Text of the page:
More on the CAFTA affair
Beyond the sad fact that the House of Representatives passed the Central American Free Trade Agreement by two measly votes last night, what's interesting politically about the occasion is just how much scheming and arm-twisting had to occur to get the thumbs up at all.
First, the vote happened at midnight, Capitol-time. Why so late, you ask? According to Mark Goldberg at Tapped:
If the Republican leadership had the votes to pass it outright, they'd call a vote during the light of day or at least in the cool of the evening. Not, as it were, while you were sleeping. But why play fair when you can play dirty? The GOP leadership will simply wait until a couple dozen swing Republicans decide go to bed rather than defend their district's interest, and thereby avoid a legislative embarrassment for the administration.
So DeLay had to play cagey to give a few Republican "no" votes an easy out. There is also the matter of substantial pork-barrel bribery the Republican leaders promised, in the form of highway and energy bill appropriations, for Republicans who voted "yes" on CAFTA.
And if those tactics weren't sufficient to convince representatives to vote against their constituents' best interests and approve CAFTA, there was the highly unusual extension of the voting period from the original 15 minutes allotted to over an hour, during which time DeLay et al. cajoled and threatened members of his party to get enough votes to pass it.
[As an aside, it doesn't hurt to repeat, once again, the immortal words of now-VP Dick Cheney, who as a congressman from Wyoming called a 15-minute extension of voting by Democrats "the most arrogant, heavy-handed abuse of power I've ever seen".]
All this wranglin' and politickin' is really the only upside to the whole rotten ordeal. Our representatives have finally realized that "free" trade is not a good thing. It's not in our best interests when it sends jobs and money abroad; it's not in the supposedly "beneficiary" countries' interests when it allows corporations to take over trades and industries that had previously been the province of small-scale, local workers. As obvious as it is to all of us, it is marginally inspiring to know that even the Washington fat cats have realized that only the corporations gain when these trade policies pass.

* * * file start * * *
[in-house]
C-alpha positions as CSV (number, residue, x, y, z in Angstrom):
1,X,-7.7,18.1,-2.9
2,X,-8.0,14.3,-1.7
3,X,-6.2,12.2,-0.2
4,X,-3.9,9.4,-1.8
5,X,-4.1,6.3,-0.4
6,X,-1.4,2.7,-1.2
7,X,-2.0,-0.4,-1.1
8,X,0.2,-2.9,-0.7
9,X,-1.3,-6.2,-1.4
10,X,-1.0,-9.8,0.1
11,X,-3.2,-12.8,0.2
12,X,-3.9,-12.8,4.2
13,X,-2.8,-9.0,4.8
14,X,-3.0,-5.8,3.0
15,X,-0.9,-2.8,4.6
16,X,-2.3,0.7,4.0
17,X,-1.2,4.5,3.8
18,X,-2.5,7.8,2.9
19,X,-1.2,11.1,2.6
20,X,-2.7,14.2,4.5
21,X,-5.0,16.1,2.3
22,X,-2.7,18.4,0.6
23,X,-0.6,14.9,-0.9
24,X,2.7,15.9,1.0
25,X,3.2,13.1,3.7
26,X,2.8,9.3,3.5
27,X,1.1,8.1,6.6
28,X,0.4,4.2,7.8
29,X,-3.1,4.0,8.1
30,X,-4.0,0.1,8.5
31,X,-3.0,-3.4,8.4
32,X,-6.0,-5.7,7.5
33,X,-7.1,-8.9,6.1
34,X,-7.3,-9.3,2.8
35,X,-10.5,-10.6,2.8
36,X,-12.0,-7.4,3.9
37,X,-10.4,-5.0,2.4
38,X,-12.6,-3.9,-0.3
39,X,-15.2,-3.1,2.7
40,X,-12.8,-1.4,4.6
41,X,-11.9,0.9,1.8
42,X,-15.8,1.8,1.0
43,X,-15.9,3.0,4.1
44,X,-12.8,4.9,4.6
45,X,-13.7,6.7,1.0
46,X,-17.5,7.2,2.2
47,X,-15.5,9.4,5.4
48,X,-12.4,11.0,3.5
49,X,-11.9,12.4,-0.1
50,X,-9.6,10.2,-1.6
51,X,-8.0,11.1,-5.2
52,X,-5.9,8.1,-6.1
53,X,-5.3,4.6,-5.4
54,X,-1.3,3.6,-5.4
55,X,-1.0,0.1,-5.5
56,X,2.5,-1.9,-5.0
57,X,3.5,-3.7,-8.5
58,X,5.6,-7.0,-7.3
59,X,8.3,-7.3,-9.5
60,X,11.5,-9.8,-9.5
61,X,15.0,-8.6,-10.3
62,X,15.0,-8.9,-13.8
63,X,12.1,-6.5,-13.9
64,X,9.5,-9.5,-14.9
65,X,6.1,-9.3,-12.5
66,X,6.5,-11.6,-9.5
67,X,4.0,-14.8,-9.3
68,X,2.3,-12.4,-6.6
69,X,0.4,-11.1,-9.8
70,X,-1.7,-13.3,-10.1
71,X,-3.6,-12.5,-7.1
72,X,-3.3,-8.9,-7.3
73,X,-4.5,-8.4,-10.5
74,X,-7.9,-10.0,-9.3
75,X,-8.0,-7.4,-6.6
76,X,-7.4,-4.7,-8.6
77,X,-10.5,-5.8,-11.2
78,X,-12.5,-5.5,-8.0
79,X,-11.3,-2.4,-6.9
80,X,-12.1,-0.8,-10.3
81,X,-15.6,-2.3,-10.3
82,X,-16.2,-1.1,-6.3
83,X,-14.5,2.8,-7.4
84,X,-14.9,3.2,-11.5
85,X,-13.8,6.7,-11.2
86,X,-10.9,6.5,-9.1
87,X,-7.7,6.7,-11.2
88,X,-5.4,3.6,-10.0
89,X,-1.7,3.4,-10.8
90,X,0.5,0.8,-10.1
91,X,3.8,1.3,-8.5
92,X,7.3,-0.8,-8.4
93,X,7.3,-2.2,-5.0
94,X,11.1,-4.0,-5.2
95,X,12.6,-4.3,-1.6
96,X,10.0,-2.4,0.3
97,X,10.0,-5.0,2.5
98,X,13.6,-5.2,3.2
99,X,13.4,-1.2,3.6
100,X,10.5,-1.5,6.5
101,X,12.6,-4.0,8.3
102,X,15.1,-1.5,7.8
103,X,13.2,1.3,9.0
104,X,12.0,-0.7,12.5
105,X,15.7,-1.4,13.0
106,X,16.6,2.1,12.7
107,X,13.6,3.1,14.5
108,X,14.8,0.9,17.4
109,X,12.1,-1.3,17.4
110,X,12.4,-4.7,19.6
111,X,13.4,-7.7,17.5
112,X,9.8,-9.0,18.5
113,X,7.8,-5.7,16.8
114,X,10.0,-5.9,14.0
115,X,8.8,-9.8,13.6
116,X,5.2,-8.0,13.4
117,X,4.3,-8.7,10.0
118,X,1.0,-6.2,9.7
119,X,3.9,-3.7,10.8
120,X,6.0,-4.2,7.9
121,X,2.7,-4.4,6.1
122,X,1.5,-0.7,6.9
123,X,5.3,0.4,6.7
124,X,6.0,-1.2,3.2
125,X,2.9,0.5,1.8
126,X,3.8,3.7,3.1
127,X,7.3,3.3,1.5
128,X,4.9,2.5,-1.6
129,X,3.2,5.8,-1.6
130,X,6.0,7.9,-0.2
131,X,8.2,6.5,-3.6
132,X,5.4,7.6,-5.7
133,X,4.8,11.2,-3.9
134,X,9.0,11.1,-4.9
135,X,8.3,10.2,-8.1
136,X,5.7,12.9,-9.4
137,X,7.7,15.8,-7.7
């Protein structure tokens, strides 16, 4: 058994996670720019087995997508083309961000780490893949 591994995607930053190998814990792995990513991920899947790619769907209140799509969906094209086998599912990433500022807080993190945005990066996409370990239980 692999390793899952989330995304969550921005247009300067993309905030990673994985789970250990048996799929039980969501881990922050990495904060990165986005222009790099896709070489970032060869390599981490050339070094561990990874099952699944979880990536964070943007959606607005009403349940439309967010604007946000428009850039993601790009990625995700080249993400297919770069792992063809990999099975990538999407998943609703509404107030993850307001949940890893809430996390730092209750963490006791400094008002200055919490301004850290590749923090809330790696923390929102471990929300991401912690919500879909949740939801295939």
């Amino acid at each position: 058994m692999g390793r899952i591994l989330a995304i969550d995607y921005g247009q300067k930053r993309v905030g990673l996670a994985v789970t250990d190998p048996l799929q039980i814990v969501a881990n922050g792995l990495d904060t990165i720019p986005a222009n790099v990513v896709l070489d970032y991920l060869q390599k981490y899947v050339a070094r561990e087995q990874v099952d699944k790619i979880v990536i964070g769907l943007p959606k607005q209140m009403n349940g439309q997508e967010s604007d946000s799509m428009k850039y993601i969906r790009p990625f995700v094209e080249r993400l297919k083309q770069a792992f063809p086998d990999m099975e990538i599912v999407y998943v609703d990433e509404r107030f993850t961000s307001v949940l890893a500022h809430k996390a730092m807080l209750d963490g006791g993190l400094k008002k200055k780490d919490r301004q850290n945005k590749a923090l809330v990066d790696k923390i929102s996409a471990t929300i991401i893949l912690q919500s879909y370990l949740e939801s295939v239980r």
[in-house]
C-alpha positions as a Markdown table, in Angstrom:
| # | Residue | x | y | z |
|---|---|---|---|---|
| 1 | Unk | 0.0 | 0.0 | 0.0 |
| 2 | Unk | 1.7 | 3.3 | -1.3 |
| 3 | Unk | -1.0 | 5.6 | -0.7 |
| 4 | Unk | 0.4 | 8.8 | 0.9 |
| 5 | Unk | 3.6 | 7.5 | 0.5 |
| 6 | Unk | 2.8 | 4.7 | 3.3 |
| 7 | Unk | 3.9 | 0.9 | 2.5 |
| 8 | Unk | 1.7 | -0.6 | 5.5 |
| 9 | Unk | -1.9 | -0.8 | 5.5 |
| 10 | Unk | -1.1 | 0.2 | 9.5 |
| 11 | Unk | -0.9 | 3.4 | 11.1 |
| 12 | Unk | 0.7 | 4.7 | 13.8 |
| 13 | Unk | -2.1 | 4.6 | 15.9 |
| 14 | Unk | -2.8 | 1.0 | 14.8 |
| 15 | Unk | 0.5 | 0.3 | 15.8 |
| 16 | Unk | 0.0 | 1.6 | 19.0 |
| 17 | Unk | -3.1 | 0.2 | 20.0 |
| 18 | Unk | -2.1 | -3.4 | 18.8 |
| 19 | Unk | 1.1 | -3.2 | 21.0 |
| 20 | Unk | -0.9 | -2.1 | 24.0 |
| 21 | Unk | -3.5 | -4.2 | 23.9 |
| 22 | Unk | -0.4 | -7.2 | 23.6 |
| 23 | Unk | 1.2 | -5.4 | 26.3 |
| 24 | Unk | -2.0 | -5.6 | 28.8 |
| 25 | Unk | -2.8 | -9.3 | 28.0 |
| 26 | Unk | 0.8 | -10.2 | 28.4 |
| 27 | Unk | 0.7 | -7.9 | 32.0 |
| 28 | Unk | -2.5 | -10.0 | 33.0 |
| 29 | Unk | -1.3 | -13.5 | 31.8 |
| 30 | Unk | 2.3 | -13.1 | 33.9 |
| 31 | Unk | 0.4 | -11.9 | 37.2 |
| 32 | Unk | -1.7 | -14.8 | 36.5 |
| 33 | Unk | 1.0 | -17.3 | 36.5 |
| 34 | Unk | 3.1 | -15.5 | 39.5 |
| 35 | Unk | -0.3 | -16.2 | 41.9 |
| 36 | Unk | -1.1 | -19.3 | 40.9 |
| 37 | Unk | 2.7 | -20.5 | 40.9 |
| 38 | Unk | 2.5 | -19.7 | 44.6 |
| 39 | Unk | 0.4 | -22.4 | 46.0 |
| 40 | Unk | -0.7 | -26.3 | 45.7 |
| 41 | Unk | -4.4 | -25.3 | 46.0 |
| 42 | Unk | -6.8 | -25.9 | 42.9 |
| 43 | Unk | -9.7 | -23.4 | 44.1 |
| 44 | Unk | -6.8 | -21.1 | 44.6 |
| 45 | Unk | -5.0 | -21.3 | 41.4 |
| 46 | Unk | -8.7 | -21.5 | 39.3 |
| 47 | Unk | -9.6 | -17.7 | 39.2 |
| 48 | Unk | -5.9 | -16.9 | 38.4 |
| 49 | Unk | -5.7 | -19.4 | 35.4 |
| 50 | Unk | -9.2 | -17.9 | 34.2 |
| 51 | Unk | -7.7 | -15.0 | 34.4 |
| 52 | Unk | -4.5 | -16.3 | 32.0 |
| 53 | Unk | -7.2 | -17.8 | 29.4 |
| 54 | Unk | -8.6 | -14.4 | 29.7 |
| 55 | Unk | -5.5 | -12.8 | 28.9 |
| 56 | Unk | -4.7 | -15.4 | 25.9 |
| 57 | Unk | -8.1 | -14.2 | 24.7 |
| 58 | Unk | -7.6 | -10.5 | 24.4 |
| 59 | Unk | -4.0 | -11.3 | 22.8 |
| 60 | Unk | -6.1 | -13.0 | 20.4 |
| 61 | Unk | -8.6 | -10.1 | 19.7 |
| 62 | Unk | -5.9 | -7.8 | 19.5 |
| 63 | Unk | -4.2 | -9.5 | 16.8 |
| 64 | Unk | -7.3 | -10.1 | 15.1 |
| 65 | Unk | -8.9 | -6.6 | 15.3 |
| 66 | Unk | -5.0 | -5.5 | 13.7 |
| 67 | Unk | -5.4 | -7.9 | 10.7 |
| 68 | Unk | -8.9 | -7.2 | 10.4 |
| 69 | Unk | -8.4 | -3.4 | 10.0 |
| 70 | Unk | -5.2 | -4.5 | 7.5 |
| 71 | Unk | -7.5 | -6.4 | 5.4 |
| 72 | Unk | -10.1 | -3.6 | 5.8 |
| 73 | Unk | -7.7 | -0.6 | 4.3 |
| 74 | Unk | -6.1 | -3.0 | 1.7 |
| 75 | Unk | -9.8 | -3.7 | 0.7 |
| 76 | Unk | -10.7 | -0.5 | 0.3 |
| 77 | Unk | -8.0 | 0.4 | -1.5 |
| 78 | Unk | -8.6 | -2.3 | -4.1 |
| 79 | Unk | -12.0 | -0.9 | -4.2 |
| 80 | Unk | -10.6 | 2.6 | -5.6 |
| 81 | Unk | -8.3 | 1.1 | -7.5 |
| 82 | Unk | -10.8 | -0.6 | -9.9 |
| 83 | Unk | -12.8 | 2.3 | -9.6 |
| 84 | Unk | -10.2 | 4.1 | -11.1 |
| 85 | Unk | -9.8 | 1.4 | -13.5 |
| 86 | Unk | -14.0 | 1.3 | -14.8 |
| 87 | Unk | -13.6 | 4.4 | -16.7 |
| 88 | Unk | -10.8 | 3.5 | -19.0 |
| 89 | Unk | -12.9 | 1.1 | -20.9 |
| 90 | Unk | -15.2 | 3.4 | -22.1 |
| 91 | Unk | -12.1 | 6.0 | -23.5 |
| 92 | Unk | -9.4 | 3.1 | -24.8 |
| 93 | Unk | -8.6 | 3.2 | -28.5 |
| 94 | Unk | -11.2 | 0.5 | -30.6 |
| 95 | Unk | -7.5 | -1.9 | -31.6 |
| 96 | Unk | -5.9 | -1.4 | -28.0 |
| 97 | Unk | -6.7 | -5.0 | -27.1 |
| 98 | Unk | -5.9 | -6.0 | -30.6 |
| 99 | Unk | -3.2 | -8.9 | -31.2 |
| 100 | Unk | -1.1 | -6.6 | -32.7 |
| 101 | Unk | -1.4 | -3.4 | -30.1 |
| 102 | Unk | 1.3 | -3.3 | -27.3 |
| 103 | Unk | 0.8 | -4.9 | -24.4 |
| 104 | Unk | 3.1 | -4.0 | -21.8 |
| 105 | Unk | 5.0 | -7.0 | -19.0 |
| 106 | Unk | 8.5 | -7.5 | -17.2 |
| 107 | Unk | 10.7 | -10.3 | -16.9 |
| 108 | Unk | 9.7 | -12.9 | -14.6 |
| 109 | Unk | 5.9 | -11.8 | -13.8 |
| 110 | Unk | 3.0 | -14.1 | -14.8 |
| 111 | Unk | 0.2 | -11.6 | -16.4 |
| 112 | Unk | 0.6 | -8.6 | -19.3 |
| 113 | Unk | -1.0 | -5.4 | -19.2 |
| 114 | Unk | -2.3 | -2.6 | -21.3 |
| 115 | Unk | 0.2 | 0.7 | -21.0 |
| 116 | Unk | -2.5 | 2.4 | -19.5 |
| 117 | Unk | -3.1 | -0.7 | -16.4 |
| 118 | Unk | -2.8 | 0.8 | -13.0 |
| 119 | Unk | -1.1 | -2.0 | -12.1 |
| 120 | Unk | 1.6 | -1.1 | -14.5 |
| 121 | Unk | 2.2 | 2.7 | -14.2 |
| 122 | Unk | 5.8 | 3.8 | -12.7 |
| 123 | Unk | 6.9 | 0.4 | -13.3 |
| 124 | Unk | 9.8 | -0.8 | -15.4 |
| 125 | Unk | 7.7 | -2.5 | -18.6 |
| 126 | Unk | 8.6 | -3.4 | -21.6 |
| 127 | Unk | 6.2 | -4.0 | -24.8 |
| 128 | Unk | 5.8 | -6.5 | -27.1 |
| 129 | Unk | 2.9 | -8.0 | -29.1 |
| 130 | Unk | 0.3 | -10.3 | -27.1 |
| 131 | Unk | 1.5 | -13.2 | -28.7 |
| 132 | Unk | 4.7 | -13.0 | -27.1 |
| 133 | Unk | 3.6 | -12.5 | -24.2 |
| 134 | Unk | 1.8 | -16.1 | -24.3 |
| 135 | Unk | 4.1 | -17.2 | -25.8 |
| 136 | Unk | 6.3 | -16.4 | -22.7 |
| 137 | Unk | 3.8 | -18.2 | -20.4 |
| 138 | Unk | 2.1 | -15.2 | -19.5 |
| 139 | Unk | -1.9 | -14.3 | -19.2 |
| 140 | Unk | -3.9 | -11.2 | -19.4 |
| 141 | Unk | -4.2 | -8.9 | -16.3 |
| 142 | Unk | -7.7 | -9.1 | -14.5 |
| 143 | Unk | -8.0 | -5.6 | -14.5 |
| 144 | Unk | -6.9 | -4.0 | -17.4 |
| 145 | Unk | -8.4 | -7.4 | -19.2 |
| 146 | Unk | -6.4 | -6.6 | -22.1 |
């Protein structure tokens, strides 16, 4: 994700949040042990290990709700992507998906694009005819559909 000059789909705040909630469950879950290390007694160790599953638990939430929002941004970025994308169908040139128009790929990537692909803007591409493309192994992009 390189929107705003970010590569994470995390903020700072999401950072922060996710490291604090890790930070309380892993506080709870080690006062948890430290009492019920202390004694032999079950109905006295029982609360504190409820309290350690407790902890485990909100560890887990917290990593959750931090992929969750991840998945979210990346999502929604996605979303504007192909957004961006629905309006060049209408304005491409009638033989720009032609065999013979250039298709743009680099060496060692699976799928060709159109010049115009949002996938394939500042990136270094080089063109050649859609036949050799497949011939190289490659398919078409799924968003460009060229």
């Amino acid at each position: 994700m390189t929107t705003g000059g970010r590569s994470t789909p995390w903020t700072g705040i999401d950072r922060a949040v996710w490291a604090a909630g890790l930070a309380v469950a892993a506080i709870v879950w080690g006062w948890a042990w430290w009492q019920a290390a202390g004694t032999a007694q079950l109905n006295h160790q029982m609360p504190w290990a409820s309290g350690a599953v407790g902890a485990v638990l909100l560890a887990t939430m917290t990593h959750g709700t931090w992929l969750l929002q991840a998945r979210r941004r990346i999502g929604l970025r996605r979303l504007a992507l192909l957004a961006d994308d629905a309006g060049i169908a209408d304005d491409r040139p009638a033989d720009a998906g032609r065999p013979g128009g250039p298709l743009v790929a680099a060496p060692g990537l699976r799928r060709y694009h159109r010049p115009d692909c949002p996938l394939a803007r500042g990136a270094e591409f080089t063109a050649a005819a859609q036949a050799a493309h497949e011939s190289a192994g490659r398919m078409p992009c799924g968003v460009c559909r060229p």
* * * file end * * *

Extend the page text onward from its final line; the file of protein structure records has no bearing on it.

Therefore, we must look to the Corporate Party, the Republicans, and see how the CAFTA vote really served a much larger and altogether scarier purpose. Again from Tapped, Sam Rosenfeld astutely analyzes the underlying motive for how the vote went down:
"It will be a tough vote, but we will pass it tonight," predicted House Majority Leader Tom DeLay, R-Texas. "And we will do it with very few Democrats."
That, in a few simple words, sums up the Republicans' basic approach to this trade deal, which is also the overarching approach they take on most legislation: deliberately pad the bill with enough odious measures -- and shut Democrats out of negotiations to a great enough extent -- so as to minimize the number of Democrats who might vote for it. The goal is to render the minority party irrelevant to the passage of legislation, and to be able to point out to industry lobbyists the unified Democratic opposition to pro-business bills as a way of crippling the last vestiges of business support for the minority party. That's why the stakes are actually quite high in this CAFTA vote even if the agreement itself is relatively minor as far as free-trade treaties go. A pro-CAFTA victory here, in the face of significant Republican and united Democratic opposition, would serve as a validation of the "50 percent plus one" approach for both trade agreements and for legislation in general, just at the moment when many are questioning the administration and congressional leadership's continuing ability to pull off such strong-arm victories.
We can only hope, and work to make sure, that Republicans' brazen positioning as the party by, of and for the corporations, will soon be their downfall.